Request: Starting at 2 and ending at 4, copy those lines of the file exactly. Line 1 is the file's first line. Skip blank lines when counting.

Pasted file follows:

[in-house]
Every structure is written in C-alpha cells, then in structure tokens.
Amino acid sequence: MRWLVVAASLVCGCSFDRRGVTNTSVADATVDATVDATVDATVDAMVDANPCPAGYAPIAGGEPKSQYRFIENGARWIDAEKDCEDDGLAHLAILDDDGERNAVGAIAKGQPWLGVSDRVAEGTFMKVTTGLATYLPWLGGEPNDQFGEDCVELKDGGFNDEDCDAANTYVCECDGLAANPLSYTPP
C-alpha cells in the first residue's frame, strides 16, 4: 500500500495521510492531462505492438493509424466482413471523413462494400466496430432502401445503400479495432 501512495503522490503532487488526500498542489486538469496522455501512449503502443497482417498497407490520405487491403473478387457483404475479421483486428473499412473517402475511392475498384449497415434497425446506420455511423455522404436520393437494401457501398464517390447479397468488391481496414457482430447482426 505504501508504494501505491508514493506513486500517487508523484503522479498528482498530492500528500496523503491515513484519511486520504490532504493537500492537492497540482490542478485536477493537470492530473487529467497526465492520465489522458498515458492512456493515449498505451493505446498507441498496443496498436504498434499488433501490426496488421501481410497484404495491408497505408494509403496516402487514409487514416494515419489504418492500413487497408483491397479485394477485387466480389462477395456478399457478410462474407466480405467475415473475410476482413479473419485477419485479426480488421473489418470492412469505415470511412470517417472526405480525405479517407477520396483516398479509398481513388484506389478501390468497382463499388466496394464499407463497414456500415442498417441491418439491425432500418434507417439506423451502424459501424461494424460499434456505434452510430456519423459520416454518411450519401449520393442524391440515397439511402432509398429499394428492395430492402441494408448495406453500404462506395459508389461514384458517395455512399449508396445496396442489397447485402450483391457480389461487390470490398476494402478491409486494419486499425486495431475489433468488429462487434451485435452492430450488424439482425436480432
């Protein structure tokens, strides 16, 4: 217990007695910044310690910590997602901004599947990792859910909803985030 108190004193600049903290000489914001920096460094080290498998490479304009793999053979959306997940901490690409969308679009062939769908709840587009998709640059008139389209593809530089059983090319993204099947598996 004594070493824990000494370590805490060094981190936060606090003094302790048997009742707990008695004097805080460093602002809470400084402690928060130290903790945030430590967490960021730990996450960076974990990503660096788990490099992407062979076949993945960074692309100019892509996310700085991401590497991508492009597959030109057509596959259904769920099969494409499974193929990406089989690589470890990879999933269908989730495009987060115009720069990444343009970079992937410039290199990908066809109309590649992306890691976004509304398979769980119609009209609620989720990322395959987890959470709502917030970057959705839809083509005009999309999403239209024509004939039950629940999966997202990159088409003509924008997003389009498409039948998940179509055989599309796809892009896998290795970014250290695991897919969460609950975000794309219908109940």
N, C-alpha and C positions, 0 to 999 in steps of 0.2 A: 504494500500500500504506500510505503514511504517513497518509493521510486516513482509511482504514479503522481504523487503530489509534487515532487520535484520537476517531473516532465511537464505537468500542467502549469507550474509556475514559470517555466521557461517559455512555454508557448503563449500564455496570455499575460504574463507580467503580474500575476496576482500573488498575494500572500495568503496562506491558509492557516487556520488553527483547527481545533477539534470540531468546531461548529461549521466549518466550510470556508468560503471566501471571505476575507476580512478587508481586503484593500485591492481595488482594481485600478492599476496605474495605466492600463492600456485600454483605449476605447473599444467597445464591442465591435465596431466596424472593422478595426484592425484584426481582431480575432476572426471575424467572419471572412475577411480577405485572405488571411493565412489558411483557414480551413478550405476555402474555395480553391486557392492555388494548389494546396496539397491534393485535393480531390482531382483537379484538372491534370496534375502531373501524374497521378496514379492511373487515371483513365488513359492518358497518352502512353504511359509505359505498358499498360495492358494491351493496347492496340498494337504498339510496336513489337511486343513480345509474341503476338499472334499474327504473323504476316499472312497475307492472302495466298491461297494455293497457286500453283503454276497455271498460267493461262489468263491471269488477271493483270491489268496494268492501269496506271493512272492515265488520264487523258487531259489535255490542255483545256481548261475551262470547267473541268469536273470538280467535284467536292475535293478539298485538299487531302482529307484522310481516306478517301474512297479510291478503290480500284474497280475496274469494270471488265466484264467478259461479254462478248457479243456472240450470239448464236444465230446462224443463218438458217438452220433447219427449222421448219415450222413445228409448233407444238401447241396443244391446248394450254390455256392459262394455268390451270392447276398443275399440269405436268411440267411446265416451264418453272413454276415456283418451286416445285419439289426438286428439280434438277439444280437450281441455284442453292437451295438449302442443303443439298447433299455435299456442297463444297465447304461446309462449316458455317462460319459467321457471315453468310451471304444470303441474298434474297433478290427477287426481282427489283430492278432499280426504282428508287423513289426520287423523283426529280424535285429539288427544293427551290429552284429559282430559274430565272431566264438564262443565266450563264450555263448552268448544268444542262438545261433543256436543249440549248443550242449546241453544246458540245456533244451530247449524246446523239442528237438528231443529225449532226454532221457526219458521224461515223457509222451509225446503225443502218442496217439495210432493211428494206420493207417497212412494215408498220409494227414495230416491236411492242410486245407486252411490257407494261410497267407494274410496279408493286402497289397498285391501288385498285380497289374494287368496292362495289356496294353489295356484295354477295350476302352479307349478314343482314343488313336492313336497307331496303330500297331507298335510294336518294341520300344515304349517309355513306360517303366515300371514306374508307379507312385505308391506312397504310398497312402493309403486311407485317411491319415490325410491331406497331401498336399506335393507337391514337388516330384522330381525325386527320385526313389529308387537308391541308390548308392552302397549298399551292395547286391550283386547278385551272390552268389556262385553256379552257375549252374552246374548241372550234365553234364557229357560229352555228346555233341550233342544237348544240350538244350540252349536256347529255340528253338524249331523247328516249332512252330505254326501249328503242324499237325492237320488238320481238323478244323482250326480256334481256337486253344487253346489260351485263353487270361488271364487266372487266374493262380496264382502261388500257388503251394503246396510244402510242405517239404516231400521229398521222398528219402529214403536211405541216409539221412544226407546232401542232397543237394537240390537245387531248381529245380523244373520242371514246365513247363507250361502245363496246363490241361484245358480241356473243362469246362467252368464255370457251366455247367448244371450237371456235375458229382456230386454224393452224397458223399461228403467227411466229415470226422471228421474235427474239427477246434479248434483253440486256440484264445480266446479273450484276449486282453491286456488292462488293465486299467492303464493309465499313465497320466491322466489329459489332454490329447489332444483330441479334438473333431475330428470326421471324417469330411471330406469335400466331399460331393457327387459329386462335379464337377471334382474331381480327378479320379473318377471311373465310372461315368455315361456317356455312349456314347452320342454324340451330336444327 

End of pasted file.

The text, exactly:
Every structure is written in C-alpha cells, then in structure tokens.
Amino acid sequence: MRWLVVAASLVCGCSFDRRGVTNTSVADATVDATVDATVDATVDAMVDANPCPAGYAPIAGGEPKSQYRFIENGARWIDAEKDCEDDGLAHLAILDDDGERNAVGAIAKGQPWLGVSDRVAEGTFMKVTTGLATYLPWLGGEPNDQFGEDCVELKDGGFNDEDCDAANTYVCECDGLAANPLSYTPP
C-alpha cells in the first residue's frame, strides 16, 4: 500500500495521510492531462505492438493509424466482413471523413462494400466496430432502401445503400479495432 501512495503522490503532487488526500498542489486538469496522455501512449503502443497482417498497407490520405487491403473478387457483404475479421483486428473499412473517402475511392475498384449497415434497425446506420455511423455522404436520393437494401457501398464517390447479397468488391481496414457482430447482426 505504501508504494501505491508514493506513486500517487508523484503522479498528482498530492500528500496523503491515513484519511486520504490532504493537500492537492497540482490542478485536477493537470492530473487529467497526465492520465489522458498515458492512456493515449498505451493505446498507441498496443496498436504498434499488433501490426496488421501481410497484404495491408497505408494509403496516402487514409487514416494515419489504418492500413487497408483491397479485394477485387466480389462477395456478399457478410462474407466480405467475415473475410476482413479473419485477419485479426480488421473489418470492412469505415470511412470517417472526405480525405479517407477520396483516398479509398481513388484506389478501390468497382463499388466496394464499407463497414456500415442498417441491418439491425432500418434507417439506423451502424459501424461494424460499434456505434452510430456519423459520416454518411450519401449520393442524391440515397439511402432509398429499394428492395430492402441494408448495406453500404462506395459508389461514384458517395455512399449508396445496396442489397447485402450483391457480389461487390470490398476494402478491409486494419486499425486495431475489433468488429462487434451485435452492430450488424439482425436480432